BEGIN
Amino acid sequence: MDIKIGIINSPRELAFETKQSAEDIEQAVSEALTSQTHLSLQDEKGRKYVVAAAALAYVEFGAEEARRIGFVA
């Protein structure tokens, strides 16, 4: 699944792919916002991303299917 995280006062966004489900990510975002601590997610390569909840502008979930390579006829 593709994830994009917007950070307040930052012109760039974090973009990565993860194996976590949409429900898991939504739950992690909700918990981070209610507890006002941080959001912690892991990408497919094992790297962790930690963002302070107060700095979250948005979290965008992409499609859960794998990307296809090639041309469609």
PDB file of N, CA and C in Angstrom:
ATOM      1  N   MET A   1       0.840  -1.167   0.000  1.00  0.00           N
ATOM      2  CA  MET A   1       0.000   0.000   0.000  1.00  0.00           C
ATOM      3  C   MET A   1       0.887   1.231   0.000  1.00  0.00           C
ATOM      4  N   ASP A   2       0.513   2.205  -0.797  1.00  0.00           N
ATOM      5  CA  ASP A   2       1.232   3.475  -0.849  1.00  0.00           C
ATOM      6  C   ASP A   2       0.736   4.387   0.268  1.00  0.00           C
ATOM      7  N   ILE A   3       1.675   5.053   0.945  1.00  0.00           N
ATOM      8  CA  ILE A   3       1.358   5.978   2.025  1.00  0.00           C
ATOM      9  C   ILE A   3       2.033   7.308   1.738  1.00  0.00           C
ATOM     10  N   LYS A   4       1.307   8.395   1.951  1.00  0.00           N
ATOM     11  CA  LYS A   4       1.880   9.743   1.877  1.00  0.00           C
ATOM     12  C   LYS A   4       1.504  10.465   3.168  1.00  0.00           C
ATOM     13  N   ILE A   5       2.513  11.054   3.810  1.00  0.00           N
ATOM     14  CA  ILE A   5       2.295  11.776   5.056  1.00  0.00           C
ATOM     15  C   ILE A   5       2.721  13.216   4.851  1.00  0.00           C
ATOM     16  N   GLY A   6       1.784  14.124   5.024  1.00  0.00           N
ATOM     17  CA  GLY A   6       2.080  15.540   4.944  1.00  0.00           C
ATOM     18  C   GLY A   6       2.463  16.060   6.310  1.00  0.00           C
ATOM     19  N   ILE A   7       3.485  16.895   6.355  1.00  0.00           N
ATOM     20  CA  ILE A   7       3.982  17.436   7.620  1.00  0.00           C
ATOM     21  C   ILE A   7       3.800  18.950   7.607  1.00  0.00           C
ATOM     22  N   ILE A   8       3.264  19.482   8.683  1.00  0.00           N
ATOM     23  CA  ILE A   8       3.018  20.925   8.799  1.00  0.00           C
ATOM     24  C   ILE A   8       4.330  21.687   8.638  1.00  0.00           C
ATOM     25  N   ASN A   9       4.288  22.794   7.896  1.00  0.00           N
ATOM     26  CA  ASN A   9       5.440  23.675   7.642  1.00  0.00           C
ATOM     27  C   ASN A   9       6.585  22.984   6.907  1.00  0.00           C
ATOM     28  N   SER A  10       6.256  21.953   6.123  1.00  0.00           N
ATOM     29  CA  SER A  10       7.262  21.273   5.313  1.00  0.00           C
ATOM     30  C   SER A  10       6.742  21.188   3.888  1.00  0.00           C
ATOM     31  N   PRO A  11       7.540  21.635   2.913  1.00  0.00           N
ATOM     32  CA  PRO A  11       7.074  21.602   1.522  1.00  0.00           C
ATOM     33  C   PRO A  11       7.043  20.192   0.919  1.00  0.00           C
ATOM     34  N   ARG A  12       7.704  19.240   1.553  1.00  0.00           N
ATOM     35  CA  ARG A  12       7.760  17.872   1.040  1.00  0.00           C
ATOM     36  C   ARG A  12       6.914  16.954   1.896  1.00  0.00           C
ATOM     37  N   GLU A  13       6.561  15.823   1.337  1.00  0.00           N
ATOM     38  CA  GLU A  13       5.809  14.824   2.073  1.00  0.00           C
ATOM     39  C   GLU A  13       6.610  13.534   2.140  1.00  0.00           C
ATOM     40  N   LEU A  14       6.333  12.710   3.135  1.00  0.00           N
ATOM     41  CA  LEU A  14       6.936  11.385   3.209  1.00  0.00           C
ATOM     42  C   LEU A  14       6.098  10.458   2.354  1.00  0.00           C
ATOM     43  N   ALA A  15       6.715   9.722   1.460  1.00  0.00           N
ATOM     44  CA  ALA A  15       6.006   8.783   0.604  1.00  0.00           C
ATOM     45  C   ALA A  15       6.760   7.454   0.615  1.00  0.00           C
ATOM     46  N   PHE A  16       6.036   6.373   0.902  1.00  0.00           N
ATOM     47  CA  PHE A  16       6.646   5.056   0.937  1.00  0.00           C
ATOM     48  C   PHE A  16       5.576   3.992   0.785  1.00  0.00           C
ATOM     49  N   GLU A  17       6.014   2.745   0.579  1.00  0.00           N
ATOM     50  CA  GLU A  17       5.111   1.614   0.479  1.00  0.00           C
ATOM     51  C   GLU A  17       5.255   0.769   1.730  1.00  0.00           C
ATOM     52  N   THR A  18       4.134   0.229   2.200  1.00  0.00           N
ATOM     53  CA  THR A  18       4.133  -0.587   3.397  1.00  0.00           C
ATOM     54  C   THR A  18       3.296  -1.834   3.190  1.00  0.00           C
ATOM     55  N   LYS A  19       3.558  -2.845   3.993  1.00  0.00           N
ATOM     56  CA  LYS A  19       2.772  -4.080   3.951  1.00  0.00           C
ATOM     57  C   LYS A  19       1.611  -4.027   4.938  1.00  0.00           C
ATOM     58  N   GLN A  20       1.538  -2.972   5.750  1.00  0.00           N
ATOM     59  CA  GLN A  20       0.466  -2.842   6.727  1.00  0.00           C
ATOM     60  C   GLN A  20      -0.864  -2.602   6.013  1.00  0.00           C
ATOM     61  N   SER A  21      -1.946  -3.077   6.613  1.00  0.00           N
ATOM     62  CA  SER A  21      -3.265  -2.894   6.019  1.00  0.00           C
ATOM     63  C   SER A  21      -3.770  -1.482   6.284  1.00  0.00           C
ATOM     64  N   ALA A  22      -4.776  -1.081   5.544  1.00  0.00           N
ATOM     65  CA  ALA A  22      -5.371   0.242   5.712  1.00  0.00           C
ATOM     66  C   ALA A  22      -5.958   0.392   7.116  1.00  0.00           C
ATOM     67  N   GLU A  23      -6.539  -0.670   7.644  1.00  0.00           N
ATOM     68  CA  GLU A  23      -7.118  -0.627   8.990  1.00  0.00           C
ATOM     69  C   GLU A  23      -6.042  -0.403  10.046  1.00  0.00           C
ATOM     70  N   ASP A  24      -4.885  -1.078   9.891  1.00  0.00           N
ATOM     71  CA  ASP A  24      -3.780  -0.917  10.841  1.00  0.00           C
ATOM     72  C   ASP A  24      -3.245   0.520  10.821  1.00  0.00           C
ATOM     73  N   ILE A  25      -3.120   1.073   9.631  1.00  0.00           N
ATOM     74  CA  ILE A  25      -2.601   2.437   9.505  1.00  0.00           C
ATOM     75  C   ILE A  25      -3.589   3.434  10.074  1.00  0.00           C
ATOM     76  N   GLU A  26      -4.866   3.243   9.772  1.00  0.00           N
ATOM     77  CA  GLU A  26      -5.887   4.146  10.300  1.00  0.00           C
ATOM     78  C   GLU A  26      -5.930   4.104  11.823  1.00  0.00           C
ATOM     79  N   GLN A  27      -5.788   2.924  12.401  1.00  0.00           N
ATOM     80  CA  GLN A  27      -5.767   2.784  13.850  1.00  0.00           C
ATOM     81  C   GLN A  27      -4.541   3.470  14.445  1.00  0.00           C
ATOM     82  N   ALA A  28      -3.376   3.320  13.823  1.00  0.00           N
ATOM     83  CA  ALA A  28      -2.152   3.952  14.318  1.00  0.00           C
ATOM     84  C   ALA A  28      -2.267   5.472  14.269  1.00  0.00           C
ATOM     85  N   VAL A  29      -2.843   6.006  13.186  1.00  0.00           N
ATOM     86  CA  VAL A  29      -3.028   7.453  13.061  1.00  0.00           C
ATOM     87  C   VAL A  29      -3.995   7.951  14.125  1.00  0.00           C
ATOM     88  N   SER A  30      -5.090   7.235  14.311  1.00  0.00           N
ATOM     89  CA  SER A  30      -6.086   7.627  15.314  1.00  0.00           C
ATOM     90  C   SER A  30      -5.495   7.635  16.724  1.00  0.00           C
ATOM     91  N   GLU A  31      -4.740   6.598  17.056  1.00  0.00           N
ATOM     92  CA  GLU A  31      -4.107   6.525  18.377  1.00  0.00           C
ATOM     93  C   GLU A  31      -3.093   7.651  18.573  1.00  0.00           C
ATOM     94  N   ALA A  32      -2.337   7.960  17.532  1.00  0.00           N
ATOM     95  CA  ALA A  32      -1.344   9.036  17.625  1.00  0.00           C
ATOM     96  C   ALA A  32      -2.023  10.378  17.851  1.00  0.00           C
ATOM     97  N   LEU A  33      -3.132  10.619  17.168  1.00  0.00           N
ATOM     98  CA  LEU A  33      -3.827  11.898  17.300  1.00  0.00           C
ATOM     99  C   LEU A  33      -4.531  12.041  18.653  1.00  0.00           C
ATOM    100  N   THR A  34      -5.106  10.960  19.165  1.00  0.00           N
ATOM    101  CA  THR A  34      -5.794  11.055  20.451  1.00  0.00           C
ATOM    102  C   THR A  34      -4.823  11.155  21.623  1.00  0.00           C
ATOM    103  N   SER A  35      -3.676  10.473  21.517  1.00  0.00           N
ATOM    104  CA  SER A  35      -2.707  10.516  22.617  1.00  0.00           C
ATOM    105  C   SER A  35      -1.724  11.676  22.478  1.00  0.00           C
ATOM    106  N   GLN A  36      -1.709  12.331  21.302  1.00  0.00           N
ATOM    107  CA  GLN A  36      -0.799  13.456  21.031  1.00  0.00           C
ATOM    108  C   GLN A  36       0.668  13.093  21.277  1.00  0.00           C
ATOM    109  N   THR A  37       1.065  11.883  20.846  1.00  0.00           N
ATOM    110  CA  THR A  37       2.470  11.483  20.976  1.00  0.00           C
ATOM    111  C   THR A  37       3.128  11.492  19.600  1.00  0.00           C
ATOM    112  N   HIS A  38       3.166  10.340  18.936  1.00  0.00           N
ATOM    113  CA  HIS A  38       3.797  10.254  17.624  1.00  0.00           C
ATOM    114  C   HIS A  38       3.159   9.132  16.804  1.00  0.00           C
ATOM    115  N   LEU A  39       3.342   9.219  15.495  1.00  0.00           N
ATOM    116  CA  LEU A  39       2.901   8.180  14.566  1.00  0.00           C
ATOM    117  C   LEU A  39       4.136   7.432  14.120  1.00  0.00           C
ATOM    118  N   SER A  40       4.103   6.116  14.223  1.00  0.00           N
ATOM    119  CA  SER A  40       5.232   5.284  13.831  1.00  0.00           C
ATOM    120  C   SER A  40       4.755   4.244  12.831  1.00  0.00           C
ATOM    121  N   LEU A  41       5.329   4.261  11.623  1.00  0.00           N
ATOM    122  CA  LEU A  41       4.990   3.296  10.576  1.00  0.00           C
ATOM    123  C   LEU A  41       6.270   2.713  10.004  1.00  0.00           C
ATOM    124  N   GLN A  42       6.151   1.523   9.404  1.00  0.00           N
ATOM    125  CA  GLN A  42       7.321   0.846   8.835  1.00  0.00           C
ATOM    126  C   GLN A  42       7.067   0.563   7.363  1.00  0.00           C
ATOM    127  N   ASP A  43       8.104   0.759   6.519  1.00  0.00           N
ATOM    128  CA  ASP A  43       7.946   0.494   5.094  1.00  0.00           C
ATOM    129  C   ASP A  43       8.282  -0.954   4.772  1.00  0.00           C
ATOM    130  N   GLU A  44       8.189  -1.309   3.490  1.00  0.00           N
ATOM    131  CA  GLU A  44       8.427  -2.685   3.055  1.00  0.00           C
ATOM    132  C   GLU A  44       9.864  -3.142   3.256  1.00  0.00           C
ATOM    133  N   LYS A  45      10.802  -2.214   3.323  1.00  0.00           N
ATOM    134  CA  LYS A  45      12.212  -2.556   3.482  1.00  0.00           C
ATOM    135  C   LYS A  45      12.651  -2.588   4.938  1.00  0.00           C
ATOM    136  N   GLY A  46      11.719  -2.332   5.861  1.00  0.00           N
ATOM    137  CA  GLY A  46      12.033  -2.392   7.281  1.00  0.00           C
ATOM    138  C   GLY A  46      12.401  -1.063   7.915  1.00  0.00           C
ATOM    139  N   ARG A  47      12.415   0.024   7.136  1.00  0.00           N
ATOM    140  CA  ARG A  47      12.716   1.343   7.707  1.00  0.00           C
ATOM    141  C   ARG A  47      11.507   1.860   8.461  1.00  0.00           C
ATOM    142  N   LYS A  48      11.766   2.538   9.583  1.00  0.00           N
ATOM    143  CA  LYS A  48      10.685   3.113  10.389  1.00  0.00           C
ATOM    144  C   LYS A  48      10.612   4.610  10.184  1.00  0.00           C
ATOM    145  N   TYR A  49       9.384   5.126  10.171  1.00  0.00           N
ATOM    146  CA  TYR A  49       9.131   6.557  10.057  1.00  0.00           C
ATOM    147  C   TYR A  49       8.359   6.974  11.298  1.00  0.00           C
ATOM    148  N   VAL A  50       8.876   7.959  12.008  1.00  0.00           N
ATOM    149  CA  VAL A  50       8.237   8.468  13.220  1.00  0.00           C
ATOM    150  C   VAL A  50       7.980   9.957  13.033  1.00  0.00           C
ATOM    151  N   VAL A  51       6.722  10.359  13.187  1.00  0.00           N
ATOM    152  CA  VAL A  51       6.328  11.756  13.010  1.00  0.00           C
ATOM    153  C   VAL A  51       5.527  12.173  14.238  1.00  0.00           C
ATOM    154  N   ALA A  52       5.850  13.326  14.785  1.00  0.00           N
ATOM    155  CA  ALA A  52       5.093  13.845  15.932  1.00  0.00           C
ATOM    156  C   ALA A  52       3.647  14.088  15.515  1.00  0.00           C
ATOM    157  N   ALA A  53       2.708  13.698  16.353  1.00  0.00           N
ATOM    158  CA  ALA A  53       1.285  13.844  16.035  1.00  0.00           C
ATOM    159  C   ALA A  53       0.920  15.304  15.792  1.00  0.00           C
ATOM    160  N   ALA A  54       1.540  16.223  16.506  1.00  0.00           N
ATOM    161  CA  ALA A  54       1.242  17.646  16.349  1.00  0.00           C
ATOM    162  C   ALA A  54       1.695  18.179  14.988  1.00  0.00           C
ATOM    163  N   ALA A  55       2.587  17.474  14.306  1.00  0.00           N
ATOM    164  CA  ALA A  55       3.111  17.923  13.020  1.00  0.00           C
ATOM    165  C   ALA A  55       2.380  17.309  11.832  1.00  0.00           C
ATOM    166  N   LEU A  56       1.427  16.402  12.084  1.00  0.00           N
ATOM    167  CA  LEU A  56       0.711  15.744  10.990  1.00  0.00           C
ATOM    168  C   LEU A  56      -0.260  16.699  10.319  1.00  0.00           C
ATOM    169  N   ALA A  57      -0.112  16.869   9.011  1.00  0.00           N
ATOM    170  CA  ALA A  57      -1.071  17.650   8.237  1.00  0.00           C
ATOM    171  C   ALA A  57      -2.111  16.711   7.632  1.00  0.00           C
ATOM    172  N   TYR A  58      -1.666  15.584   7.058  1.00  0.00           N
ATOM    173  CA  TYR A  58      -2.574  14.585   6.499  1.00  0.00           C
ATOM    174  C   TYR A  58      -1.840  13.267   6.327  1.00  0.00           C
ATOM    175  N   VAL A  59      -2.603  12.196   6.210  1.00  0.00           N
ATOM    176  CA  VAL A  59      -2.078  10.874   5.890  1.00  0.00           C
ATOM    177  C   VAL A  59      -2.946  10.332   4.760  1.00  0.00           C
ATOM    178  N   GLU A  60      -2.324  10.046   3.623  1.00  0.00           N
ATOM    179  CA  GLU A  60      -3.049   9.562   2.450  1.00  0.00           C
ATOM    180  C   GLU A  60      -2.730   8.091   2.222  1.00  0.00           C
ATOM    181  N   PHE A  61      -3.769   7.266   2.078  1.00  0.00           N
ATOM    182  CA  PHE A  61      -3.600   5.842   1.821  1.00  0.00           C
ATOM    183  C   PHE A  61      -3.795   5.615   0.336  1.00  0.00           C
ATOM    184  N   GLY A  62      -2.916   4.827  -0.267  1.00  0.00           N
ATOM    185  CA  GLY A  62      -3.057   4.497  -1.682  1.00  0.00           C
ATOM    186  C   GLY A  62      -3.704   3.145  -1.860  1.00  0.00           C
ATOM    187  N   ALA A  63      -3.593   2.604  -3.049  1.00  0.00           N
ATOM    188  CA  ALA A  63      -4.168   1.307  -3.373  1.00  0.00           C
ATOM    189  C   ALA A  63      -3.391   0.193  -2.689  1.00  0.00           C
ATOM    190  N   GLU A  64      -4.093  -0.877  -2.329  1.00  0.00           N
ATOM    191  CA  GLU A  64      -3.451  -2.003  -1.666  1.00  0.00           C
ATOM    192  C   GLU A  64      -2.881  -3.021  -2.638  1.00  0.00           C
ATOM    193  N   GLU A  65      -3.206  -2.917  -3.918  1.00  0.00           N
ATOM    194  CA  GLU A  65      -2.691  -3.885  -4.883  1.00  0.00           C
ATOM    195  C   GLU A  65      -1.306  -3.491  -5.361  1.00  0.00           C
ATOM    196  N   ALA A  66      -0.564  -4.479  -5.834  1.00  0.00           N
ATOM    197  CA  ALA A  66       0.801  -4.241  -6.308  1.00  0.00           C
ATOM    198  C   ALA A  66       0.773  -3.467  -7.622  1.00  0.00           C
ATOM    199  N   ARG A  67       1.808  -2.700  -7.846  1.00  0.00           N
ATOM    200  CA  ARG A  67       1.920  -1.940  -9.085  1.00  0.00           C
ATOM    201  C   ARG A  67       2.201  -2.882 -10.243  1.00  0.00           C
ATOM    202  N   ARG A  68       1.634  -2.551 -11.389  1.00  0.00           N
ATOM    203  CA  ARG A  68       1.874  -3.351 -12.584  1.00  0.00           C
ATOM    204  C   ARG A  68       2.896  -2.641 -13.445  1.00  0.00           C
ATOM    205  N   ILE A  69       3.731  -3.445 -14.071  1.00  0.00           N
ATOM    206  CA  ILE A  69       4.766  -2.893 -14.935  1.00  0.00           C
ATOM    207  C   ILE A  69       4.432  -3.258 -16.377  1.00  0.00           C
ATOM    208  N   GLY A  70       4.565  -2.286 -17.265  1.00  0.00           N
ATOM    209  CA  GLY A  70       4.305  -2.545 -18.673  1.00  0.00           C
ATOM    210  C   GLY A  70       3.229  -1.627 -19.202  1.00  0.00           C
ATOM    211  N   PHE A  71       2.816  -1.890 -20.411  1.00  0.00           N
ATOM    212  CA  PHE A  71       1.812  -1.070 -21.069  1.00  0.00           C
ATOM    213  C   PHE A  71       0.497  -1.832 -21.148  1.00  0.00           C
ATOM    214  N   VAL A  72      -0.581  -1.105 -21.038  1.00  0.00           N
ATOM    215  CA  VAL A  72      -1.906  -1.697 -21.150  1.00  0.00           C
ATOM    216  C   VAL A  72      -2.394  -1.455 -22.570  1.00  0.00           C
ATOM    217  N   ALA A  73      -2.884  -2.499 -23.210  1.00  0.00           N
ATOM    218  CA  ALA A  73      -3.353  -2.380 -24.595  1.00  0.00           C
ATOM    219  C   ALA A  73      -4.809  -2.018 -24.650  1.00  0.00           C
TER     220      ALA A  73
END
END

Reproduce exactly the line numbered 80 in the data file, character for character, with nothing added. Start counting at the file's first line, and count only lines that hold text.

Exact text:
ATOM     77  CA  GLU A  26      -5.887   4.146  10.300  1.00  0.00           C